conducting workshops for
orchestra, band and choir conductors
2011 Cumberland University International Saito Conducting Workshop
July 10 - 17 Cumberland University, Lebanon, Tennessee for first time Saito conductors
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Application - Registration form
Course fee and refund policy
To request information click here
Note - students can elect to receive university credit for an additional fee.
Contact Dr. Kilian for details.
of the Saito Conducting method develop extraordinary
technique which allows them to express their musical
ideas with clarity and artistry. As a student in Germany
and principal cellist of the NHK orchestra, Hideo Saito
analyzed the gestures used
by the most outstanding European conductors. The resulting
method has developed during the past sixty years at
the Toho Gakuen School of Music whose alumni include
Seiji Ozawa and Kazuyoshi Akiyama.
The method uses compositions which are rich with conducting
challenges. From the first lesson, students learn
how the motion of their arm elicits sounds. Training
of the arm begins with a swinging motion to improve
precision and to indicate internal rhythms and subdivision.
Students are taught to make "Into-point"
and "From-point" motions to expand their
technical and expressive capabilities. Training of
the arm is always accomplished in a musical context.
Demonstrations and descriptions facilitate and accelerate
The method provides a comprehensive study of all major
aspects of conducting as a foundation for further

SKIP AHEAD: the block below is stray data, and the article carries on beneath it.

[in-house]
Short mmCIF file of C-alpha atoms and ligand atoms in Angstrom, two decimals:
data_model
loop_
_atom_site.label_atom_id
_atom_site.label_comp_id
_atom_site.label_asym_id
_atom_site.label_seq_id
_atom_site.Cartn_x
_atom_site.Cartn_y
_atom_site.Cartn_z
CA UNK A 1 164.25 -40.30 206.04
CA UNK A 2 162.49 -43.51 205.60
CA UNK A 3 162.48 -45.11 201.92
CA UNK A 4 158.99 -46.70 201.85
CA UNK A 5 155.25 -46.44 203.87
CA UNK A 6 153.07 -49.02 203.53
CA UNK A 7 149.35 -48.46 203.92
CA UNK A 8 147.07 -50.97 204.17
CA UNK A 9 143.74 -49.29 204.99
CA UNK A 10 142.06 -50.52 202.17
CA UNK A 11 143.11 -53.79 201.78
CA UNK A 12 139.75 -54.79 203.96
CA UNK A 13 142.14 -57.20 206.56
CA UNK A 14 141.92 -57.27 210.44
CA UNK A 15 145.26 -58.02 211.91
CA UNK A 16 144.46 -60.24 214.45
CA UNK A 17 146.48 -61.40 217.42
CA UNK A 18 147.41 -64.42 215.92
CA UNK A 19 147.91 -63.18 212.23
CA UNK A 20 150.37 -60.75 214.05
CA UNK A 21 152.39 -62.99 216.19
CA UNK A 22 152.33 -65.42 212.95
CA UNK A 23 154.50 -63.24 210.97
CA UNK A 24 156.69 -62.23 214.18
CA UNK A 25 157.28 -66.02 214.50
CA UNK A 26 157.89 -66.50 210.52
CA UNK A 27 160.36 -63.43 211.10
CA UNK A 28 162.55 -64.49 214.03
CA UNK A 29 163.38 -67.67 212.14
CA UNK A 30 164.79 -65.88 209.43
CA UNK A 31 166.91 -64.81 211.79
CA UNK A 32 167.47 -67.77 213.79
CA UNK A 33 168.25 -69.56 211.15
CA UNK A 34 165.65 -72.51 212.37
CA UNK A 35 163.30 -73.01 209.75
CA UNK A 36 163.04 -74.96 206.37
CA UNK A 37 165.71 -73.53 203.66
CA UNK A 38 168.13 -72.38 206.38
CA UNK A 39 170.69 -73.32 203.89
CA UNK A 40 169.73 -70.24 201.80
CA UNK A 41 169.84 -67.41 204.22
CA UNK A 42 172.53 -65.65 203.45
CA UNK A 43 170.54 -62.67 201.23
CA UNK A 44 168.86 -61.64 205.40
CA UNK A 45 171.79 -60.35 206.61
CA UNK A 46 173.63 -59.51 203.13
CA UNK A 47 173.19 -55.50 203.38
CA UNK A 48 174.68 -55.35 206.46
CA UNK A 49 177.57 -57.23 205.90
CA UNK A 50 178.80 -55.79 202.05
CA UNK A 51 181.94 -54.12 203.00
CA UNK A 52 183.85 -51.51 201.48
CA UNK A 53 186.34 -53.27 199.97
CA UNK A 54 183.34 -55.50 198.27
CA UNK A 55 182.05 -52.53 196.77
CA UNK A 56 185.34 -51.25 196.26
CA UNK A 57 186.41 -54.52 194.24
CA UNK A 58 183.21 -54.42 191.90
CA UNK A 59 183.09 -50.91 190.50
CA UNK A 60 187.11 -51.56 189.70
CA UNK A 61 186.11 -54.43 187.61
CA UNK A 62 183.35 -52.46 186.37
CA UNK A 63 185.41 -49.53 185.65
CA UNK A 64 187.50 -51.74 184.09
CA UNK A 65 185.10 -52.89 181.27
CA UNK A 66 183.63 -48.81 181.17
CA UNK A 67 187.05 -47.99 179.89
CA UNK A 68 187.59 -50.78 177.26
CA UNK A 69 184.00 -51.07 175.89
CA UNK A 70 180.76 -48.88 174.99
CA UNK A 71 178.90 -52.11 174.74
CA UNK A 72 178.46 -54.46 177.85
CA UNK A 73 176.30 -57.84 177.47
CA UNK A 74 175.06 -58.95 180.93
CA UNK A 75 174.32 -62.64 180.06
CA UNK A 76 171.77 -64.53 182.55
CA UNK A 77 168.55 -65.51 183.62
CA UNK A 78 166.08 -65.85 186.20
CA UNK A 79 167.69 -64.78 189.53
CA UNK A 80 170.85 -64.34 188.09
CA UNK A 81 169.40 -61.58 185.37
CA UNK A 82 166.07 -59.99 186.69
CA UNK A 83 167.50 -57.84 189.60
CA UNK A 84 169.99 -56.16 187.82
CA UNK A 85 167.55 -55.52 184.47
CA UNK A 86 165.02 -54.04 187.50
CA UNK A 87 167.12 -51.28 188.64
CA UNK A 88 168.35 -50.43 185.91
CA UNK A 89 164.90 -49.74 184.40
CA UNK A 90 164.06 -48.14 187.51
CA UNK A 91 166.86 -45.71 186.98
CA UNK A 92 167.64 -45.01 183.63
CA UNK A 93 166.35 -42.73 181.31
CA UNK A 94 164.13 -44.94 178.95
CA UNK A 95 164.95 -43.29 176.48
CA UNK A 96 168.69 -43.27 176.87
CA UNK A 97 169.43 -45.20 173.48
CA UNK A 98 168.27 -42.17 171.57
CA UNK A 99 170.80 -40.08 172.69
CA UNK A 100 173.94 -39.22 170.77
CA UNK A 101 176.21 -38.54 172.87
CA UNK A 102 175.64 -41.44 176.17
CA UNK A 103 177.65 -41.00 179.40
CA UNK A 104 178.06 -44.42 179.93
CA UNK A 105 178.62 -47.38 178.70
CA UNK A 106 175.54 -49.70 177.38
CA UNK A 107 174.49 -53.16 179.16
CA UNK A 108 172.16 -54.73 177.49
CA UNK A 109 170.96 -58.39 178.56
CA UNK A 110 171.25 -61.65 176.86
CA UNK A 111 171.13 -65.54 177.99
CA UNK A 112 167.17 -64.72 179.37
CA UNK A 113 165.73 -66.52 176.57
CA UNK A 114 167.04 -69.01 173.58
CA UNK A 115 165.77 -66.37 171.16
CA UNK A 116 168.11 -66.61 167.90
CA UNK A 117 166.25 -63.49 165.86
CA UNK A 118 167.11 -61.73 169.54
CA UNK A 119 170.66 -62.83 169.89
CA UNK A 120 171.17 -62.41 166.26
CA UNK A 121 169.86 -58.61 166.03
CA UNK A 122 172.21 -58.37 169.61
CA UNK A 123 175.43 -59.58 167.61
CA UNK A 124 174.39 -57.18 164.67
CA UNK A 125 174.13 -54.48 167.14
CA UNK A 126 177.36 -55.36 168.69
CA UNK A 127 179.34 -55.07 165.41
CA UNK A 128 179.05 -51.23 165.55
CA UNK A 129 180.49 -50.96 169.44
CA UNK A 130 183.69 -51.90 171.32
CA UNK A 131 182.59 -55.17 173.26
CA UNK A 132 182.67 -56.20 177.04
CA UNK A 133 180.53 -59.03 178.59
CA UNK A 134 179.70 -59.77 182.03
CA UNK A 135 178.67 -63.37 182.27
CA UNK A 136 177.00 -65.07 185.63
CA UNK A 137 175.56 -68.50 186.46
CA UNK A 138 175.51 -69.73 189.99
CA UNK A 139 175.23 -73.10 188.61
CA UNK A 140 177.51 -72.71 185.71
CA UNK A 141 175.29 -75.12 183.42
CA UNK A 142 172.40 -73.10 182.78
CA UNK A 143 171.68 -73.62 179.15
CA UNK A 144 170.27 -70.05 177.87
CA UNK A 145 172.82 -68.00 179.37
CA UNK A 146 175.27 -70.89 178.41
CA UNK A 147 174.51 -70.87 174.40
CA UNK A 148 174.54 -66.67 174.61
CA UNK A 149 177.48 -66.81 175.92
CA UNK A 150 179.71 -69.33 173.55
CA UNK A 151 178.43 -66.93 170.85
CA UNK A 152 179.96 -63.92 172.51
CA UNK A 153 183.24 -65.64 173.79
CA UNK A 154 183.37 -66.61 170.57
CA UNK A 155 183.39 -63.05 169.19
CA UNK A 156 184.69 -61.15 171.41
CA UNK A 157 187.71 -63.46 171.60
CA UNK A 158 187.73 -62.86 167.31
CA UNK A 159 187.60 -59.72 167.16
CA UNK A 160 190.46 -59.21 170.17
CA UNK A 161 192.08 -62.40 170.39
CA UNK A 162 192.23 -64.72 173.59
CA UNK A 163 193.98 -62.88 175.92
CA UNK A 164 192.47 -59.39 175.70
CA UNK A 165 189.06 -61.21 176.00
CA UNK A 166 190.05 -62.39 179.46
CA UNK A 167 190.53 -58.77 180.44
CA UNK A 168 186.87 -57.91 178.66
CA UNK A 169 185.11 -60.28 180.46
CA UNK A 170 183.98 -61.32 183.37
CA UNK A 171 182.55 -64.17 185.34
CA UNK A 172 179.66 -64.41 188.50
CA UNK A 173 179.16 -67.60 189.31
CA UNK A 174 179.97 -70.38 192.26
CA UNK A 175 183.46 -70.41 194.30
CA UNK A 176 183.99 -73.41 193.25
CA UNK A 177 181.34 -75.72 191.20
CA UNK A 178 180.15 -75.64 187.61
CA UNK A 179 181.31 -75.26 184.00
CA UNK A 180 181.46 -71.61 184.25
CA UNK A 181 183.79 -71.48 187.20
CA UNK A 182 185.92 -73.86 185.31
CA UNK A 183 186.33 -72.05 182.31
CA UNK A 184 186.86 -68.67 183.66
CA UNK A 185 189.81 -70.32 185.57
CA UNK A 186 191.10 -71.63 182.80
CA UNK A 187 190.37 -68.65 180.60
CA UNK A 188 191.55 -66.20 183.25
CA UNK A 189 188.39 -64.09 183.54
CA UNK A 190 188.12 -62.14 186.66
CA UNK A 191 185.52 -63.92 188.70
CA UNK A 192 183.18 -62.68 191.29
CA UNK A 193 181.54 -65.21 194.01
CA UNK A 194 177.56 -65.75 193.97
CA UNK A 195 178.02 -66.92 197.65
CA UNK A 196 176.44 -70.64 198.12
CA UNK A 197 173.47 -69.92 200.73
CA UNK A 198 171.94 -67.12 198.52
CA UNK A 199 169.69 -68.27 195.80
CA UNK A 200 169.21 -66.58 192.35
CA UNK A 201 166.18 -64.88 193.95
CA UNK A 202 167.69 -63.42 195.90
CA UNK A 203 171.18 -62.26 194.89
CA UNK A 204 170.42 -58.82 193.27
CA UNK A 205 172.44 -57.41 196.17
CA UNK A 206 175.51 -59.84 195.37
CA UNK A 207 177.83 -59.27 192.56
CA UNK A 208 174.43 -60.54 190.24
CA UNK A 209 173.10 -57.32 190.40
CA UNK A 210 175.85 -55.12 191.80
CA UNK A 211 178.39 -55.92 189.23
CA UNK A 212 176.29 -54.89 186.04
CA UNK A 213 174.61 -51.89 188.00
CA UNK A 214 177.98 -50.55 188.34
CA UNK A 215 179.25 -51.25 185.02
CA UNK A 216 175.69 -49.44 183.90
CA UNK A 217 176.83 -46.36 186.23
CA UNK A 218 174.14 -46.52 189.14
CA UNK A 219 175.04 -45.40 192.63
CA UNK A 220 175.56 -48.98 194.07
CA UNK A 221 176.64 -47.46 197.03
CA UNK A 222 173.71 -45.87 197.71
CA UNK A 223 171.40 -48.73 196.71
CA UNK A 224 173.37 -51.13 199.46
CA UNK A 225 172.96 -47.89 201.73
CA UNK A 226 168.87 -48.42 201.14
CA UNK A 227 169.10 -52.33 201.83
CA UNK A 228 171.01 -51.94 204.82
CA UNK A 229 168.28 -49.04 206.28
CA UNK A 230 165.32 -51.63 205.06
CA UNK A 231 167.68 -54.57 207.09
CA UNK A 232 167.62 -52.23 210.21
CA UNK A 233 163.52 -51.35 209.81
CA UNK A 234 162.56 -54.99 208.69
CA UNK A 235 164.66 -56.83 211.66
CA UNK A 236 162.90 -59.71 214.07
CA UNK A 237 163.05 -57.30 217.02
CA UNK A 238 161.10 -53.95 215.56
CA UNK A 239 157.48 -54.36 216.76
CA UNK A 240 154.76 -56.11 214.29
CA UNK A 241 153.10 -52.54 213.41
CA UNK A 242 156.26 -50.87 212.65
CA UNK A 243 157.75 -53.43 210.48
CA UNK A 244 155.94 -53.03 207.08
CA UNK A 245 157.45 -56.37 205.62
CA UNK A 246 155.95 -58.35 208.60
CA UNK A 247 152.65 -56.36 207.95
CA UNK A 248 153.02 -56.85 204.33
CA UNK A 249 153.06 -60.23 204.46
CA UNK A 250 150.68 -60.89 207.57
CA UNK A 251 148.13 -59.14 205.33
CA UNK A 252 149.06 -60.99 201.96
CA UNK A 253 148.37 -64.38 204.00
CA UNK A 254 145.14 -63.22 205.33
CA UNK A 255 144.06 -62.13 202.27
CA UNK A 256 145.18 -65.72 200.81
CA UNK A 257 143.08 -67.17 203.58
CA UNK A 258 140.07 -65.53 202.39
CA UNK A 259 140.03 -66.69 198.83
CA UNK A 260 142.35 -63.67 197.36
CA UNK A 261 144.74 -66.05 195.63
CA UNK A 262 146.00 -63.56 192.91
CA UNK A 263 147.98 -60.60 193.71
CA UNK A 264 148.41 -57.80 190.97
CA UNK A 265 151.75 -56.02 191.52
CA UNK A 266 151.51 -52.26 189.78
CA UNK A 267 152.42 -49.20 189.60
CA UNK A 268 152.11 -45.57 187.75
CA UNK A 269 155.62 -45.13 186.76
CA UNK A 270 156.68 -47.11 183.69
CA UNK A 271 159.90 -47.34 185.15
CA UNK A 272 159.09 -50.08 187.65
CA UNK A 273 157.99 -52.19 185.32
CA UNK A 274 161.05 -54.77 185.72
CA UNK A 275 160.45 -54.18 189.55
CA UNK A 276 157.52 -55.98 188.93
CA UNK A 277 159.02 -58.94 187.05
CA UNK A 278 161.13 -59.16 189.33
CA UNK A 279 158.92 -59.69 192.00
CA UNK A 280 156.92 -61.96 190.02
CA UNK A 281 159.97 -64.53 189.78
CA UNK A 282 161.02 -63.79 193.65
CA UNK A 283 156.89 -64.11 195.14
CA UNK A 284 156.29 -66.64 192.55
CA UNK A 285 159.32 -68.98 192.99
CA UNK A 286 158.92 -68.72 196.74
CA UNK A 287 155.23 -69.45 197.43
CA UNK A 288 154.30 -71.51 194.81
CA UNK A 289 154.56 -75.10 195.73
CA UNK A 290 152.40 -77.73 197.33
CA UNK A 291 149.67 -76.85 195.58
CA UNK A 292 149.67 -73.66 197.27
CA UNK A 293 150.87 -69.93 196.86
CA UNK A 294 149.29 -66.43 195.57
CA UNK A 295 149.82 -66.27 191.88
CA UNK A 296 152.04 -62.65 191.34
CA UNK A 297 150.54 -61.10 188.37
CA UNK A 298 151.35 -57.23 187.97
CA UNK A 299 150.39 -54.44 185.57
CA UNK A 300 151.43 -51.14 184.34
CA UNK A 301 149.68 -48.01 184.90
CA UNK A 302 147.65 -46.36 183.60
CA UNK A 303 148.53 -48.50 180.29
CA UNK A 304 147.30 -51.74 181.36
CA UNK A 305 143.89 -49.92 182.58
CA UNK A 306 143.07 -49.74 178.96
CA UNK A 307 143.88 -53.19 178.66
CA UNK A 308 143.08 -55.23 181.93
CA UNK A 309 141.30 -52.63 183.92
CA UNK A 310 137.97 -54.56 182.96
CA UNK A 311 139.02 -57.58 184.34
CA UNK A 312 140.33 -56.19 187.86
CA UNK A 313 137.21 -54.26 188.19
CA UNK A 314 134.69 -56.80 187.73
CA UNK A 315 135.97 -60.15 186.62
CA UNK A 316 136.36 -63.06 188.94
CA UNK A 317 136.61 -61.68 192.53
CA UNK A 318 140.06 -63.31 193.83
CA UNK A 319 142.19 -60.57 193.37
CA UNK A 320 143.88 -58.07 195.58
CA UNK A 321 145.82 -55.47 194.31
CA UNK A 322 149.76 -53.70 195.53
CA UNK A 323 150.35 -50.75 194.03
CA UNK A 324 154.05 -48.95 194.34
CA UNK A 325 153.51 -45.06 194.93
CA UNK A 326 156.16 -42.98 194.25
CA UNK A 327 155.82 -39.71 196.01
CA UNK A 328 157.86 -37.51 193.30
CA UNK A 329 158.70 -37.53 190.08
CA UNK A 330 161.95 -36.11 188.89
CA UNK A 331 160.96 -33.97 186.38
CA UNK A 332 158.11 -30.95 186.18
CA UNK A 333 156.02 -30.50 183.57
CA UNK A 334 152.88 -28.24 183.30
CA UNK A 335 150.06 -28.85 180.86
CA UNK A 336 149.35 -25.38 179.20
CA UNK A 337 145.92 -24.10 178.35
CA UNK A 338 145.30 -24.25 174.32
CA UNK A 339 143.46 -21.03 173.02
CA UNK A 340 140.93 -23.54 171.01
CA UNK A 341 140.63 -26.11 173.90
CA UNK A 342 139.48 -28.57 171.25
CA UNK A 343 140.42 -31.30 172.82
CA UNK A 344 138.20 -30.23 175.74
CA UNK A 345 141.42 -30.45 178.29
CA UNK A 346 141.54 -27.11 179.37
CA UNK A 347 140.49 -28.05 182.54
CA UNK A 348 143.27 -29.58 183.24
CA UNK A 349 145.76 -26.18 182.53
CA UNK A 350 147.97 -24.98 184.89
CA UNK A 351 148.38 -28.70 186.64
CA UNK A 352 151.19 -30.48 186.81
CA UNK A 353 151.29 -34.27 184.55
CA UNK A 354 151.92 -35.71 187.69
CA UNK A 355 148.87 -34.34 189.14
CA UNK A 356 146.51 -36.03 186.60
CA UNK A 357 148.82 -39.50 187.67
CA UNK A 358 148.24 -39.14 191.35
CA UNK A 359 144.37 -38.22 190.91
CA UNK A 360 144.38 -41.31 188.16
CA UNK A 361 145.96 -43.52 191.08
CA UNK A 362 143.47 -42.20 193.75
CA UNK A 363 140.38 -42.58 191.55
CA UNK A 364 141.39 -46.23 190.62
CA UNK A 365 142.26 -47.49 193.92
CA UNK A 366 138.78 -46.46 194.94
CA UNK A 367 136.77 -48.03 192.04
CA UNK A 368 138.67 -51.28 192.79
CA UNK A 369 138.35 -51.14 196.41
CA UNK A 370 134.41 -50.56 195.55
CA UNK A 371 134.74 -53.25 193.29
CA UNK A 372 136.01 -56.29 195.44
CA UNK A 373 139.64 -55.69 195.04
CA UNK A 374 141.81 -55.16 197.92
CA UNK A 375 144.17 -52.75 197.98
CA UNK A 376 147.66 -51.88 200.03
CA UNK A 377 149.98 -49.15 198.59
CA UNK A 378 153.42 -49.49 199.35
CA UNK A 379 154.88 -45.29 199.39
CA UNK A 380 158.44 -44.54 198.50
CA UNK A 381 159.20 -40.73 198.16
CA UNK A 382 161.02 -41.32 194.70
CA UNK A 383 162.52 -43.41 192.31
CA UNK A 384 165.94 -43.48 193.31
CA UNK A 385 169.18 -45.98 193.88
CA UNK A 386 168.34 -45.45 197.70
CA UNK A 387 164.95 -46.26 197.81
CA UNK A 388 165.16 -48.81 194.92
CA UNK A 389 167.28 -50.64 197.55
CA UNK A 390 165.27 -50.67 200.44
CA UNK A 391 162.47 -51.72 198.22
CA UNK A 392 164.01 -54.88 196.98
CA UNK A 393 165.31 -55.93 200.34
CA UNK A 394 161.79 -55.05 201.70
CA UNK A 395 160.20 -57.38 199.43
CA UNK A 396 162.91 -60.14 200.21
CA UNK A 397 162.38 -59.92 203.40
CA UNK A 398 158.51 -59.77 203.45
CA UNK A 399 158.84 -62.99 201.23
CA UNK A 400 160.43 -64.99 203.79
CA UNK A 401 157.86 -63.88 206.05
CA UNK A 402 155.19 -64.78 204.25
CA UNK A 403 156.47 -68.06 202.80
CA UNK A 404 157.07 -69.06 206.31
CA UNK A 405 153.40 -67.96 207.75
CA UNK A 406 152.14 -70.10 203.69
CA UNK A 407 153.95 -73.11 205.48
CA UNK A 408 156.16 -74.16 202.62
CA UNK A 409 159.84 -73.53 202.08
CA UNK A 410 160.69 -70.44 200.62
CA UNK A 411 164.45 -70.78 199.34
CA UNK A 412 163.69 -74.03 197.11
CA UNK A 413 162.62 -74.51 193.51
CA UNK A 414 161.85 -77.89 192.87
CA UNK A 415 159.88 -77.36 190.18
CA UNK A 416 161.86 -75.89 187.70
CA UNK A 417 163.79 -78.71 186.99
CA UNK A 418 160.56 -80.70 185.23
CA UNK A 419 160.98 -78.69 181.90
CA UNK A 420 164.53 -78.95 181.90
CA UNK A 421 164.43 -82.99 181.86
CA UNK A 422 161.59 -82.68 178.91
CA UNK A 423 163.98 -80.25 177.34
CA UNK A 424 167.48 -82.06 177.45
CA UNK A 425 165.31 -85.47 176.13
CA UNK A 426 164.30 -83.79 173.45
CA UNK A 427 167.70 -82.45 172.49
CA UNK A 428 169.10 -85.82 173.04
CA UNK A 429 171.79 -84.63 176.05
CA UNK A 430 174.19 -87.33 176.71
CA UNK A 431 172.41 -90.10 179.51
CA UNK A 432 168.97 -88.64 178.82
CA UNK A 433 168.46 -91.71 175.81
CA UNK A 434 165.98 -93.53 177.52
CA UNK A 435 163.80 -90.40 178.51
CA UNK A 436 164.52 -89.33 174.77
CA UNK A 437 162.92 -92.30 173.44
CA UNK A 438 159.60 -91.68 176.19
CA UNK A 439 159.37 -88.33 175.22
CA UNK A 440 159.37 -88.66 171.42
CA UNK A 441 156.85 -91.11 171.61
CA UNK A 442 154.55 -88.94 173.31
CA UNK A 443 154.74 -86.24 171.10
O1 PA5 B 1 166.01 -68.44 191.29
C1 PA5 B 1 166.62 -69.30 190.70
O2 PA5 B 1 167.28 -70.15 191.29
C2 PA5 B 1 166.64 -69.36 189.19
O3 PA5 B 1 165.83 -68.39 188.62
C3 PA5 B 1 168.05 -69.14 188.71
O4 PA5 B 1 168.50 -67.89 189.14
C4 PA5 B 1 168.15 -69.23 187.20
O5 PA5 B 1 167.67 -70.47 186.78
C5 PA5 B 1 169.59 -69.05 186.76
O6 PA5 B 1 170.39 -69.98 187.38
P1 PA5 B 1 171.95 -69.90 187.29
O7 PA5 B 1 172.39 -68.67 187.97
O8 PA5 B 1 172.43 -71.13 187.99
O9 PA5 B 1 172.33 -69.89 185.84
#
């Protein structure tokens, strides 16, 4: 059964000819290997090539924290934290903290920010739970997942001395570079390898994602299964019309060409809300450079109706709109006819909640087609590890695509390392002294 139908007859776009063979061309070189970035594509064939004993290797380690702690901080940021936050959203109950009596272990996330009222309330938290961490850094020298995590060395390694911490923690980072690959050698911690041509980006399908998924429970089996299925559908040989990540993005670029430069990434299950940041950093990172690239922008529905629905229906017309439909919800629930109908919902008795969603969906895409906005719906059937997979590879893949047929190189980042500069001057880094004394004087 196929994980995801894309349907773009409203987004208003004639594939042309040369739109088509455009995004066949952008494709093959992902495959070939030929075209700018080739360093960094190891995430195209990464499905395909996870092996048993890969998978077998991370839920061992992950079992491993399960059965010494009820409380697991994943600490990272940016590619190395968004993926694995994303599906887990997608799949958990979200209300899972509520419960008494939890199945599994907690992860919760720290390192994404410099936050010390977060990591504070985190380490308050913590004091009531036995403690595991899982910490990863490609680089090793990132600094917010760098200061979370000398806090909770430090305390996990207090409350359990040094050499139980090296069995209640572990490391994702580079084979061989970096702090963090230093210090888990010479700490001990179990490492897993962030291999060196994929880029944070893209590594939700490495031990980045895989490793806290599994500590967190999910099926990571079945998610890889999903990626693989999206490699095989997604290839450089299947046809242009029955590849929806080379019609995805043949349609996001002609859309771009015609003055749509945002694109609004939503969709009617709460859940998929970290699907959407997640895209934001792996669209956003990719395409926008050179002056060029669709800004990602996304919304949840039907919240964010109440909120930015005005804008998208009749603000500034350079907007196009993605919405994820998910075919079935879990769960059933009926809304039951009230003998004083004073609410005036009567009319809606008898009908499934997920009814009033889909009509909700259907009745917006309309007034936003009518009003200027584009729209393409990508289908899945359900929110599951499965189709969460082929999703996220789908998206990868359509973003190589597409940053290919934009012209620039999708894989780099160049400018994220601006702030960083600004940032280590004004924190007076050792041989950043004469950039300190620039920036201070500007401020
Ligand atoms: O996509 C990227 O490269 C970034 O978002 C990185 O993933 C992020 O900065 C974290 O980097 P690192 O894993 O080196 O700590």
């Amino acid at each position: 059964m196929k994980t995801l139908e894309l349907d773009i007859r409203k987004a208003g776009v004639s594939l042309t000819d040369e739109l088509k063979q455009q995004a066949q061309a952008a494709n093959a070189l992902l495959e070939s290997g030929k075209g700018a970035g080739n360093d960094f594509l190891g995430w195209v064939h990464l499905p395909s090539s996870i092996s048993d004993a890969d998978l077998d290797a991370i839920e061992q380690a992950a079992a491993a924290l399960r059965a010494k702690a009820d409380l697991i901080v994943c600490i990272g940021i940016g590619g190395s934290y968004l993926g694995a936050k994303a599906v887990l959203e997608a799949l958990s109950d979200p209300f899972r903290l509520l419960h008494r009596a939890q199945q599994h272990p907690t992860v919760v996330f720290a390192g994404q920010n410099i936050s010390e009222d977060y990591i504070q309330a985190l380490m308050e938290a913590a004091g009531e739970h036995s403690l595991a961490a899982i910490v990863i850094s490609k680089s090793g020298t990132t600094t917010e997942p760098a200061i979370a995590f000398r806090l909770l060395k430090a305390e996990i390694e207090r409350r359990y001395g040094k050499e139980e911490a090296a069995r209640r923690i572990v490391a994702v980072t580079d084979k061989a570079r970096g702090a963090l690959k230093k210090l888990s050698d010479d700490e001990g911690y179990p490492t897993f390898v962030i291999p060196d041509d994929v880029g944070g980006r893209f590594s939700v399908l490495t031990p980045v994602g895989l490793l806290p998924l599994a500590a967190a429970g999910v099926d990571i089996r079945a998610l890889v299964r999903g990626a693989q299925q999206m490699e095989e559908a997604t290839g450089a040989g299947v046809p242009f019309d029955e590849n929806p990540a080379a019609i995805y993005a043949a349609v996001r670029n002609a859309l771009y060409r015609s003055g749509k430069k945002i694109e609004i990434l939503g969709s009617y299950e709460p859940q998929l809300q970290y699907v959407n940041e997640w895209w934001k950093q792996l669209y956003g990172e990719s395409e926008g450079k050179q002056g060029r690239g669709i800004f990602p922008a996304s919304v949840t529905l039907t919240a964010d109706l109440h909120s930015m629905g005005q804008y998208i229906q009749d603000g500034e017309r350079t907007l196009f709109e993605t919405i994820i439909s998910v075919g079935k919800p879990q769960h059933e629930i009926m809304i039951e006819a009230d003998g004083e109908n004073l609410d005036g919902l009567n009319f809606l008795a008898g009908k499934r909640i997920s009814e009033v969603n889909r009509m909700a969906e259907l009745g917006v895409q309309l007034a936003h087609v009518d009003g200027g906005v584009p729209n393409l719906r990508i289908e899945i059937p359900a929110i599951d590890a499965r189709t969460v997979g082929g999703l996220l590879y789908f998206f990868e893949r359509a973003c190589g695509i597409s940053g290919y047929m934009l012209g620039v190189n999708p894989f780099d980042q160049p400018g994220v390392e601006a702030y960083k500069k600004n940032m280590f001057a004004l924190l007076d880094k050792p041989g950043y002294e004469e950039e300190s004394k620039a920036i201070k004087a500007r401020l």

study. Students are challenged to express their own
interpretations and empowered to apply gestural concepts
to new music. Students learn how to make a wide variety of gestures and how to choose those which will
best express their ideas.
Students receive group and individual instruction
from a team of instructors headed by Wayne Toews . The students follow a detailed course
of study, based upon the Saito Conducting method textbook,
and each is given a block of time to work with the
teachers. Students also have the opportunity to observe
during the lessons of other students. During the lessons,
students conduct duo pianists who act as the "ensemble"
and who respond accurately and sensitively to the
conducting students learn by doing, by observing
and by responding. The workshop is best suited to
those musicians who have at least an undergraduate level of musical training
especially in theory, ear training and style.
Video recordings will be made of the conducting sessions; each participant will receive a DVD of their work.
The workshop is designed to effectively and efficiently guide participants in their development. Previous participants have experienced great joy in the acqisition of new skills and have received overwhelming positive feedback from their ensembles. Participants flourish in a supportive learning environment. Inevitably the workshops develop valuable and enduring collegial relationships to share ideas and resources. The workshop
is designed for musicians who have excellent listening,
music reading and interpretive abilities and who
have a keen desire to develop or to improve their
gestural skills. It is not necessary for the participants
to have studied conducting.
© 2005 Wayne
Toews. All rights reserved
Page revised August 13, 2011